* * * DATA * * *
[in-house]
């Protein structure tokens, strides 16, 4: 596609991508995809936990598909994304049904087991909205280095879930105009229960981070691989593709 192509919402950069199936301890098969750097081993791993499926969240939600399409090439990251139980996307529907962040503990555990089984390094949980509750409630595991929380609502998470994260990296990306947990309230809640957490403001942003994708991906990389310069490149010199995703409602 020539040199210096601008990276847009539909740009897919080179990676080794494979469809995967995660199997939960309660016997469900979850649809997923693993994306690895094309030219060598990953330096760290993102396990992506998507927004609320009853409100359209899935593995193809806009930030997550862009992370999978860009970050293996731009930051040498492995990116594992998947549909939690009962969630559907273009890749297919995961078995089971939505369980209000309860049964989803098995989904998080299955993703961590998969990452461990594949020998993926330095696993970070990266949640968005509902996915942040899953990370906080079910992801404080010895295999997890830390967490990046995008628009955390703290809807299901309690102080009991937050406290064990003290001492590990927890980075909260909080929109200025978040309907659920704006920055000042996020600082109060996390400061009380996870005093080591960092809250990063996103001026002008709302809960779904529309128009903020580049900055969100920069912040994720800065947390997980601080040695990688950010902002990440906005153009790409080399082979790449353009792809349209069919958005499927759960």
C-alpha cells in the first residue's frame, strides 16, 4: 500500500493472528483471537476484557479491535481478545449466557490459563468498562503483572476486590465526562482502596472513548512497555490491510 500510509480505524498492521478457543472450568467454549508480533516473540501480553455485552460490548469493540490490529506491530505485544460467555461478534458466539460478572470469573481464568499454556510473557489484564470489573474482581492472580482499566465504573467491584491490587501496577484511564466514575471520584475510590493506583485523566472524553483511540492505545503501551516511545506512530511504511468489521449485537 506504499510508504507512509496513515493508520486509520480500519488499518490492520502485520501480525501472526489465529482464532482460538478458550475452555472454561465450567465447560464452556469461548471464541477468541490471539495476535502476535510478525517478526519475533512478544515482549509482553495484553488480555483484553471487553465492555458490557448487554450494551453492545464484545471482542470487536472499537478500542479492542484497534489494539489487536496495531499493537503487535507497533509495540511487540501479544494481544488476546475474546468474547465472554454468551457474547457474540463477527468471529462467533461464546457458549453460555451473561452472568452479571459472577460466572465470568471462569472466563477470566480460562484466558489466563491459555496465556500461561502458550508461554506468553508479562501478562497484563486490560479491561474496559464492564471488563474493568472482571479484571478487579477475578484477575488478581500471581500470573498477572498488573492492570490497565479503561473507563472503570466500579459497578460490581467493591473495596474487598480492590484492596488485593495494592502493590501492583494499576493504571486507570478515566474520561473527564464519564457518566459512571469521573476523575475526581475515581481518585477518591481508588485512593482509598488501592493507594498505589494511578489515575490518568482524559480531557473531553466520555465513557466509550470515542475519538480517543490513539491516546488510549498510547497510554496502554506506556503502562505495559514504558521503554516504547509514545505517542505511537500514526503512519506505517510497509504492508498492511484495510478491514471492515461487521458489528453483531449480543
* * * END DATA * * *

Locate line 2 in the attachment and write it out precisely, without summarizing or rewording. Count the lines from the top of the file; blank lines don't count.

């Protein structure tokens, strides 16, 4: 596609991508995809936990598909994304049904087991909205280095879930105009229960981070691989593709 192509919402950069199936301890098969750097081993791993499926969240939600399409090439990251139980996307529907962040503990555990089984390094949980509750409630595991929380609502998470994260990296990306947990309230809640957490403001942003994708991906990389310069490149010199995703409602 020539040199210096601008990276847009539909740009897919080179990676080794494979469809995967995660199997939960309660016997469900979850649809997923693993994306690895094309030219060598990953330096760290993102396990992506998507927004609320009853409100359209899935593995193809806009930030997550862009992370999978860009970050293996731009930051040498492995990116594992998947549909939690009962969630559907273009890749297919995961078995089971939505369980209000309860049964989803098995989904998080299955993703961590998969990452461990594949020998993926330095696993970070990266949640968005509902996915942040899953990370906080079910992801404080010895295999997890830390967490990046995008628009955390703290809807299901309690102080009991937050406290064990003290001492590990927890980075909260909080929109200025978040309907659920704006920055000042996020600082109060996390400061009380996870005093080591960092809250990063996103001026002008709302809960779904529309128009903020580049900055969100920069912040994720800065947390997980601080040695990688950010902002990440906005153009790409080399082979790449353009792809349209069919958005499927759960």